Installation view of “Yayoi Kusama: Look Now, See Forever,” Gallery of Modern Art, Queensland, 2011-2012, courtesy of Ota Fine Arts, Tokyo

Tokyo has long been known for its cultural exports, and the present is no exception. However, in terms of contemporary art, the city’s galleries are faced with the decision to either move ahead into a truly cosmopolitan future, or remain behind in an antiquated past.

Japanese art is at an international high just now. Yayoi Kusama’s sprawling retrospective at the Tate Modern is winning rave reviews. Mono-ha master Lee Ufan’s 2011 retrospective made him only the third Asian artist to be honored with a one-man show at the Guggenheim in New York. And later this year, New York’s MoMA will launch an exhibition of experimental Tokyo-based practice from the late 1950s and 60s. But if Japanese postwar cultural exports from several decades ago are now garnering belated success abroad, contemporary art in the present tense seems to be falling behind a little back home. Just as Japan’s harder industries are now making concerted efforts to break through the isolationist “Galapagos” mentality and cultivate foreign audiences and clientele, local galleries are venturing abroad regularly to represent their artists in newer, untested markets.

Whereas an Asian art hub like Hong Kong can boast a truly cosmopolitan milieu, Tokyo can often seem positively provincial. After Gagosian and White Cube established outposts in the city, Galerie Perrotin and Lehmann Maupin are also busy planning their first foray into the Asian market there after testing the waters at Art HK. In terms of the varied international provenance of the gallery scene, there is nothing even remotely comparable in Tokyo.

The oft-cited explanation for this is the plain fact that there just aren’t many contemporary art collectors in Japan. In Tokyo’s Ginza district, where the city’s fine art galleries have traditionally congregated, there is still a conspicuous bias towards more traditional Japanese arts and crafts. The overwhelming majority of Ginza galleries continue to operate on an antiquated “rental” system, where artists pay weekly fees of up to JPY 300,000 to exhibit their work, with no curatorial presence whatsoever. An important exception is Japan’s first contemporary art gallery, Tokyo Gallery, which was founded by Takashi Yamamoto in 1950. Having championed the work of artists from several successive Japanese avant-gardes, such as the Gutai Art Association and the Mono-ha group in its formative years, over the past decade it seems to have shifted its efforts towards forging more intra-Asian links, in particular with China and Korea.

Cousteau Tazuke, The work with acrylic resin surface 2011.12.15, 2011, acrylic resin, alkyd paint, wood, urethane, 100 x 100 cm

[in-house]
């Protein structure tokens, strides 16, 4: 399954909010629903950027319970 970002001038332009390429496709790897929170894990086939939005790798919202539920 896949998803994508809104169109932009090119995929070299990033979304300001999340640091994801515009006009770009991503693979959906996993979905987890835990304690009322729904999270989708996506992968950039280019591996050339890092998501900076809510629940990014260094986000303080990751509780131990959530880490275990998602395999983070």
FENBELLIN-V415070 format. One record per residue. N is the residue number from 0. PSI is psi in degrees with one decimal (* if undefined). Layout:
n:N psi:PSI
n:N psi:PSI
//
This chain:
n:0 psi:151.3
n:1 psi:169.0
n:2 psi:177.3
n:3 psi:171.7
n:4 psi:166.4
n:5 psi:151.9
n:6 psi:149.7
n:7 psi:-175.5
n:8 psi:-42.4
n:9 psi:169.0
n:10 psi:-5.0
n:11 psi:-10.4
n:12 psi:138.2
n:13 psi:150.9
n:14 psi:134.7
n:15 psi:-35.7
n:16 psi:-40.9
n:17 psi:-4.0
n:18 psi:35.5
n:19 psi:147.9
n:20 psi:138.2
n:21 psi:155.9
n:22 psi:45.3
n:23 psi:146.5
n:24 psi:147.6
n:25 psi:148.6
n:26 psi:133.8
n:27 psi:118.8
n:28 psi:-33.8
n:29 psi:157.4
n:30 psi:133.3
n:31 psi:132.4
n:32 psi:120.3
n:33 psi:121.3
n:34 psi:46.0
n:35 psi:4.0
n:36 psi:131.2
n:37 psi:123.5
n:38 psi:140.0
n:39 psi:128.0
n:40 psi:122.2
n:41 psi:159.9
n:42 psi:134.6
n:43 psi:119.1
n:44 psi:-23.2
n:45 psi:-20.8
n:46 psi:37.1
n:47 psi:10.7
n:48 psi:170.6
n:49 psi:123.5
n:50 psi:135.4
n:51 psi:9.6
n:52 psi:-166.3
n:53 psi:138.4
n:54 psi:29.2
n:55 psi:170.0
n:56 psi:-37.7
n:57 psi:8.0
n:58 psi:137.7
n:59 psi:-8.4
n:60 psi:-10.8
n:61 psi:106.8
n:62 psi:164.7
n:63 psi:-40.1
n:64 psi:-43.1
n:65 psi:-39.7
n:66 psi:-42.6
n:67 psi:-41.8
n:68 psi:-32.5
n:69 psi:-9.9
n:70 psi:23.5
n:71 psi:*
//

A similar shift can be seen at Art Fair Tokyo, which this year has found a promising new director in Takahiro Kaneshima, an ideal candidate for leading the international charge if there ever was one. Kaneshima used to direct Tokyo Gallery + BTAP’s operations in Beijing, and currently also oversees Far East Contemporaries, a Yokohama-based curatorial unit with a marked predilection for Chinese artists. Although Kaneshima’s push for Art Fair Tokyo to assume a more Asian identity is clear— see this year’s “Discover Asia” section debut— the fact remains that the fair has been having trouble distinguishing itself as a Tokyo-based platform for the best contemporary art because it also welcomes antiquities, ceramics and crafts dealers. In any case, few foreign galleries outside an elite coterie of East Asian stalwarts like Arario and Tina Keng have chosen to stop by Tokyo on their global fair calendar. If Art HK already seems to have claimed its niche as Asia’s top Western-centric art fair, perhaps this shift towards a vaguely north Asian focus is Tokyo’s best bet.

Meanwhile, Tokyo’s most cosmopolitan dealers have chosen to skip Art Fair Tokyo and take their business elsewhere. Taka Ishii, Shugoarts and SCAI the Bathhouse are all regular fixtures at both European fairs like Art Basel and Frieze, and promising Asian pastures like Art HK and Art Beijing, where they have successfully courted international interest in their artists. Shugo Satani of Shugoarts, however, was quick to emphasize, “We have never deprecated the Asian market per se. Last year was the first time that we dropped out of Art Fair Tokyo, and participated in G-tokyo (a smaller “boutique” art fair in February featuring only 15 galleries). We’ve decided that there is no longer any potential at AFT for promoting the artists we represent.”